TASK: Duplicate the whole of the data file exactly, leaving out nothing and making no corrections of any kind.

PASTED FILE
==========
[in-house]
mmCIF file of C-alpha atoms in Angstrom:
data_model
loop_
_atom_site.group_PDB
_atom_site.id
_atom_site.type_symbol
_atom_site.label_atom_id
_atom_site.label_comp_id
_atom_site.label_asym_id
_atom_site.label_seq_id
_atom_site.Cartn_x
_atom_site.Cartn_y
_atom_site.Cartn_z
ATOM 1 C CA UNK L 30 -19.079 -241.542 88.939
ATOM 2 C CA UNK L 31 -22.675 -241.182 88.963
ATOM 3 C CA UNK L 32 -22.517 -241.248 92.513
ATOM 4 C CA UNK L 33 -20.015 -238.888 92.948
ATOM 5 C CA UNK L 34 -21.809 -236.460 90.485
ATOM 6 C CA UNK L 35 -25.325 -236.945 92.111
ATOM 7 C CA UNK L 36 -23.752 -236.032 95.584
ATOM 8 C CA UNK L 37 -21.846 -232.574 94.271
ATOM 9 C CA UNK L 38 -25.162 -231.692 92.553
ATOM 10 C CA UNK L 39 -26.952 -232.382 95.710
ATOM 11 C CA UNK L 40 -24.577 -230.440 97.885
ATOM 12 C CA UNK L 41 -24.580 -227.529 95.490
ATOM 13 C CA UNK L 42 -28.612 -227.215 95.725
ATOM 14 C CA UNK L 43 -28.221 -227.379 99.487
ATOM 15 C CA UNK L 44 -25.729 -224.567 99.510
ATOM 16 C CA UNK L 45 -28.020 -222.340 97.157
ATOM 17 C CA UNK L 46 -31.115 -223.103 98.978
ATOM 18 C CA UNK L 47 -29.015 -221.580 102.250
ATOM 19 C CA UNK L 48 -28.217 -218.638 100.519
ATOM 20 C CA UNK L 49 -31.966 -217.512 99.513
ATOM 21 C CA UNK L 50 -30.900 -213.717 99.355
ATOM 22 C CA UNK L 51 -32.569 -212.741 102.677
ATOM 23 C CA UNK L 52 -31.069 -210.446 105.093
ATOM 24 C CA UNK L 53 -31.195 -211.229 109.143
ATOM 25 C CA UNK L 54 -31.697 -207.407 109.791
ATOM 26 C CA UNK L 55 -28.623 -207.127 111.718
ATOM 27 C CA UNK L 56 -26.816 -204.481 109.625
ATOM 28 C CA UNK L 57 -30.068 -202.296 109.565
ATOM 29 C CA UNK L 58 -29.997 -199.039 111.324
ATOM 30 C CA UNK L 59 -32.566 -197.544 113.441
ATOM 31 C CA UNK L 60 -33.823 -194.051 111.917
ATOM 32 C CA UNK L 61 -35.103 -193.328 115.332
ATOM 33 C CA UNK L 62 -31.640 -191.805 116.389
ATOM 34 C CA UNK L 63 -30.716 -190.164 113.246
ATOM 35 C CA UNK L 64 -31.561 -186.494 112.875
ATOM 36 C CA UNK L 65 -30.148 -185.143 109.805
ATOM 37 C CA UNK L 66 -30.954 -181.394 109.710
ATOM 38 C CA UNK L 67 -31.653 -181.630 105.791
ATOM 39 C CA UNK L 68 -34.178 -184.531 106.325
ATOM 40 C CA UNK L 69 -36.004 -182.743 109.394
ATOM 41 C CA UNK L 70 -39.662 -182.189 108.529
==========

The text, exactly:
[in-house]
mmCIF file of C-alpha atoms in Angstrom:
data_model
loop_
_atom_site.group_PDB
_atom_site.id
_atom_site.type_symbol
_atom_site.label_atom_id
_atom_site.label_comp_id
_atom_site.label_asym_id
_atom_site.label_seq_id
_atom_site.Cartn_x
_atom_site.Cartn_y
_atom_site.Cartn_z
ATOM 1 C CA UNK L 30 -19.079 -241.542 88.939
ATOM 2 C CA UNK L 31 -22.675 -241.182 88.963
ATOM 3 C CA UNK L 32 -22.517 -241.248 92.513
ATOM 4 C CA UNK L 33 -20.015 -238.888 92.948
ATOM 5 C CA UNK L 34 -21.809 -236.460 90.485
ATOM 6 C CA UNK L 35 -25.325 -236.945 92.111
ATOM 7 C CA UNK L 36 -23.752 -236.032 95.584
ATOM 8 C CA UNK L 37 -21.846 -232.574 94.271
ATOM 9 C CA UNK L 38 -25.162 -231.692 92.553
ATOM 10 C CA UNK L 39 -26.952 -232.382 95.710
ATOM 11 C CA UNK L 40 -24.577 -230.440 97.885
ATOM 12 C CA UNK L 41 -24.580 -227.529 95.490
ATOM 13 C CA UNK L 42 -28.612 -227.215 95.725
ATOM 14 C CA UNK L 43 -28.221 -227.379 99.487
ATOM 15 C CA UNK L 44 -25.729 -224.567 99.510
ATOM 16 C CA UNK L 45 -28.020 -222.340 97.157
ATOM 17 C CA UNK L 46 -31.115 -223.103 98.978
ATOM 18 C CA UNK L 47 -29.015 -221.580 102.250
ATOM 19 C CA UNK L 48 -28.217 -218.638 100.519
ATOM 20 C CA UNK L 49 -31.966 -217.512 99.513
ATOM 21 C CA UNK L 50 -30.900 -213.717 99.355
ATOM 22 C CA UNK L 51 -32.569 -212.741 102.677
ATOM 23 C CA UNK L 52 -31.069 -210.446 105.093
ATOM 24 C CA UNK L 53 -31.195 -211.229 109.143
ATOM 25 C CA UNK L 54 -31.697 -207.407 109.791
ATOM 26 C CA UNK L 55 -28.623 -207.127 111.718
ATOM 27 C CA UNK L 56 -26.816 -204.481 109.625
ATOM 28 C CA UNK L 57 -30.068 -202.296 109.565
ATOM 29 C CA UNK L 58 -29.997 -199.039 111.324
ATOM 30 C CA UNK L 59 -32.566 -197.544 113.441
ATOM 31 C CA UNK L 60 -33.823 -194.051 111.917
ATOM 32 C CA UNK L 61 -35.103 -193.328 115.332
ATOM 33 C CA UNK L 62 -31.640 -191.805 116.389
ATOM 34 C CA UNK L 63 -30.716 -190.164 113.246
ATOM 35 C CA UNK L 64 -31.561 -186.494 112.875
ATOM 36 C CA UNK L 65 -30.148 -185.143 109.805
ATOM 37 C CA UNK L 66 -30.954 -181.394 109.710
ATOM 38 C CA UNK L 67 -31.653 -181.630 105.791
ATOM 39 C CA UNK L 68 -34.178 -184.531 106.325
ATOM 40 C CA UNK L 69 -36.004 -182.743 109.394
ATOM 41 C CA UNK L 70 -39.662 -182.189 108.529